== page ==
Randolph native a leader in world events, Wheelock
June 18, 2014
Randolph native Lyonel Traversiere, a resident assistant and a student leader at Wheelock College who has engaged himself in service work to New Orleans and Haiti, graduated from Wheelock College May 16.
He received a degree in Human Growth and Development with a concentration in Counseling Psychology as well as a minor in Visual Arts and a certificate in Community Based Human Services Human Based Services.
Traversiere credits his experiences at Wheelock to opening doors in his life because he learned how to be a resource for many people; he now feels he can help others. His goal is to create solutions for people to solve their own problems so they can develop problem-solving strategies.
Traversiere first arrived at Wheelock by receiving the Passion for Action Scholarship. He was eligible for the program because he demonstrated leadership in creating change in his community through service in Boston.
The Wheelock Passion for Action program provides a $20,000 annual scholarship award toward Wheelock College tuition, a community service learning trip, and leadership seminars for up to five scholars in the greater Boston area. Traversiere is the first male graduate of the Passion for Action program.
Traversiere plans to use his degree in Human Growth and Development to engage in positive social change and apply theories to his practices through hands-on experience by working with children or families. With his minor in Visual Art, he developed the ability to analyze works of visual art from a variety of cultures and historical periods. While at Wheelock, Traversiere was very active; he maintained campus jobs as a resident assistant, student life member, library assistant, and he also worked in the dining hall.
Traversiere participated in Wheelock's service learning trips to New Orleans and to Haiti. The New Orleans service learning trip was a continuation of a journey he began in high school in which he made a commitment after Hurricane Katrina to go back to New Orleans. The trip to Haiti really hit home for Traversiere because that is where his parents are from originally.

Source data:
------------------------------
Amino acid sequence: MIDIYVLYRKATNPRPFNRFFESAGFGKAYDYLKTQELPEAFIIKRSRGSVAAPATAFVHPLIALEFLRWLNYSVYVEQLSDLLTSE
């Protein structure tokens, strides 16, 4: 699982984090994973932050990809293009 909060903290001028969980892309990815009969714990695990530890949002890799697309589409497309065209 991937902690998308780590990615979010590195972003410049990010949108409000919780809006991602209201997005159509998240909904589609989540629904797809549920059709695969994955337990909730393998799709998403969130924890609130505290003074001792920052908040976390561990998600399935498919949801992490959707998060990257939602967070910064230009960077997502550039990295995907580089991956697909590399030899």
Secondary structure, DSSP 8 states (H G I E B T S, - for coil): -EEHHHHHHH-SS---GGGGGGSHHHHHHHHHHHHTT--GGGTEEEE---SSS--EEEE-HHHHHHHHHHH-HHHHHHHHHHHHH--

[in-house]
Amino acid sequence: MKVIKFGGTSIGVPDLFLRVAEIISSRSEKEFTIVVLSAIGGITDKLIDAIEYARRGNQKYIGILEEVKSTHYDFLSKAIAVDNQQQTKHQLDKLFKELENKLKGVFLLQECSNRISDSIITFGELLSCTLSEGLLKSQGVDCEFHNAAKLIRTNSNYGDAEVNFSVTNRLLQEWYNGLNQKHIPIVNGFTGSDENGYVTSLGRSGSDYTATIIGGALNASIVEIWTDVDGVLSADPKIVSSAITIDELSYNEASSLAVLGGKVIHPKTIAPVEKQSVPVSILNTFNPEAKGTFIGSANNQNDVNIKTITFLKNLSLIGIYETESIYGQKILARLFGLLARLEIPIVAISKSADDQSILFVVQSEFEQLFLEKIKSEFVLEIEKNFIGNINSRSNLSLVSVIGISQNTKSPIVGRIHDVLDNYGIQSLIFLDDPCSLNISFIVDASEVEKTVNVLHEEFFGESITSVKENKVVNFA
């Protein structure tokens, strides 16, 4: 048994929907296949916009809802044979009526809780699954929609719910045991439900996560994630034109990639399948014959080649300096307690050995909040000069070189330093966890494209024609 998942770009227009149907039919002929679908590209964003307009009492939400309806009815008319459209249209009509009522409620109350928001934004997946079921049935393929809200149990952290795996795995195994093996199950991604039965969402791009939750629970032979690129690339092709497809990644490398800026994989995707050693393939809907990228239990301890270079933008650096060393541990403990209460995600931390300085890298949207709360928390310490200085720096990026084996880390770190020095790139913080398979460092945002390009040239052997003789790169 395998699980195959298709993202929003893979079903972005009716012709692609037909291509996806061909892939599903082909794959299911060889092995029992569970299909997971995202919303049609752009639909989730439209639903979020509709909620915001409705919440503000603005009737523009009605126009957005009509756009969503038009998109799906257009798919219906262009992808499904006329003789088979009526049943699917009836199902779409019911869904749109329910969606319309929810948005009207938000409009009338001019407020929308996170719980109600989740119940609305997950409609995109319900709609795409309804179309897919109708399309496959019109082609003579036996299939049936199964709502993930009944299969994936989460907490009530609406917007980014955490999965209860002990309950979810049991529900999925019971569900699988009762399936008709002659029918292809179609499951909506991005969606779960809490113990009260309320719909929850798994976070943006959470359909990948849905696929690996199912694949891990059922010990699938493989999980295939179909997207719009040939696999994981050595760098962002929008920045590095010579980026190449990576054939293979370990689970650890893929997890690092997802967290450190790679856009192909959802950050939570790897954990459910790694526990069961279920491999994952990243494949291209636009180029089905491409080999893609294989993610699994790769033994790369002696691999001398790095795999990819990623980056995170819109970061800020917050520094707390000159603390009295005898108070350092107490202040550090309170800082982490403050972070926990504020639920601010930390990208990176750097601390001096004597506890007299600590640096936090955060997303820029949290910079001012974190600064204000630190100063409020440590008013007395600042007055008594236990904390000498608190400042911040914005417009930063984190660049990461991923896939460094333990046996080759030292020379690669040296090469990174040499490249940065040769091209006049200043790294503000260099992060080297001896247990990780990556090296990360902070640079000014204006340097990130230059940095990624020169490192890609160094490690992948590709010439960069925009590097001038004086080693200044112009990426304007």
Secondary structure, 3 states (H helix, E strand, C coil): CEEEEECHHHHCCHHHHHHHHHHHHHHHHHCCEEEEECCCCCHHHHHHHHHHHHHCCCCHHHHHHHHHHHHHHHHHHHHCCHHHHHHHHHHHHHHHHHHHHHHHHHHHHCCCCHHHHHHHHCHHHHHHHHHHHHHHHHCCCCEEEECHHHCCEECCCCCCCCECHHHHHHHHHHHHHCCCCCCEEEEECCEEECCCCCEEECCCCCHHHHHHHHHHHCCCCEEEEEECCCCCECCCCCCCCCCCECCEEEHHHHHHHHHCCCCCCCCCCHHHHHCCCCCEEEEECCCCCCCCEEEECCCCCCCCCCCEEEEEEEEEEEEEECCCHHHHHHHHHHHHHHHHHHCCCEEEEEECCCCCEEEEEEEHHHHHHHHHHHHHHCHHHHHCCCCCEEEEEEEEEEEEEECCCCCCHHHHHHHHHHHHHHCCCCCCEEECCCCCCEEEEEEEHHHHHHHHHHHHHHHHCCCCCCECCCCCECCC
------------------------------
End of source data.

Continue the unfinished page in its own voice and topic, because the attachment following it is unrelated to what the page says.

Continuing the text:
Although he was well versed in the language and culture of Haiti, he had never been to the island. Haiti's service learning trip gave Lyonel the opportunity to see the devastating effects of the 2010 earthquake and what it had done to Haiti, but he also saw where his parents were raised.
"I have never been more proud of my Haitian heritage," said Lyonel when asked about his trip to Haiti.
Associate Professor of Elementary Education Dr. William Thompson was Traversiere's biggest influence at Wheelock College.
"Lyonel's graduation from Wheelock with major studies focused on counseling psychology is a first big step towards getting his doctorate in counseling psychology," Dr. Thompson said. "He hopes to use his studies in mental health and the theme of resilience to support his community here in Boston and his ancestral home in Haiti. Many of us continue to expect great things from Lyonel and hope that his full potential will be realized."
Traversiere credits his family for their support in receiving his diploma.
"This degree that I received is to honor my family," he said. "I owe all of my success to the plethora of sacrifices that my mother and father willingly made in order for their children to succeed. My mother is my hero. She played the role of both mom and dad for a majority of my latter adolescence. Her enormous heart and her ability to give have shown me the purest form of humanity."
Upon graduation, Traversiere plans to be a case manager at William J. Ostiguy High School where he will help at-risk youths stay sober. The school is for troubled students who have committed to sobriety prior to enrollment. The students that attend this high school are referred by schools, family members, courts and other state agencies.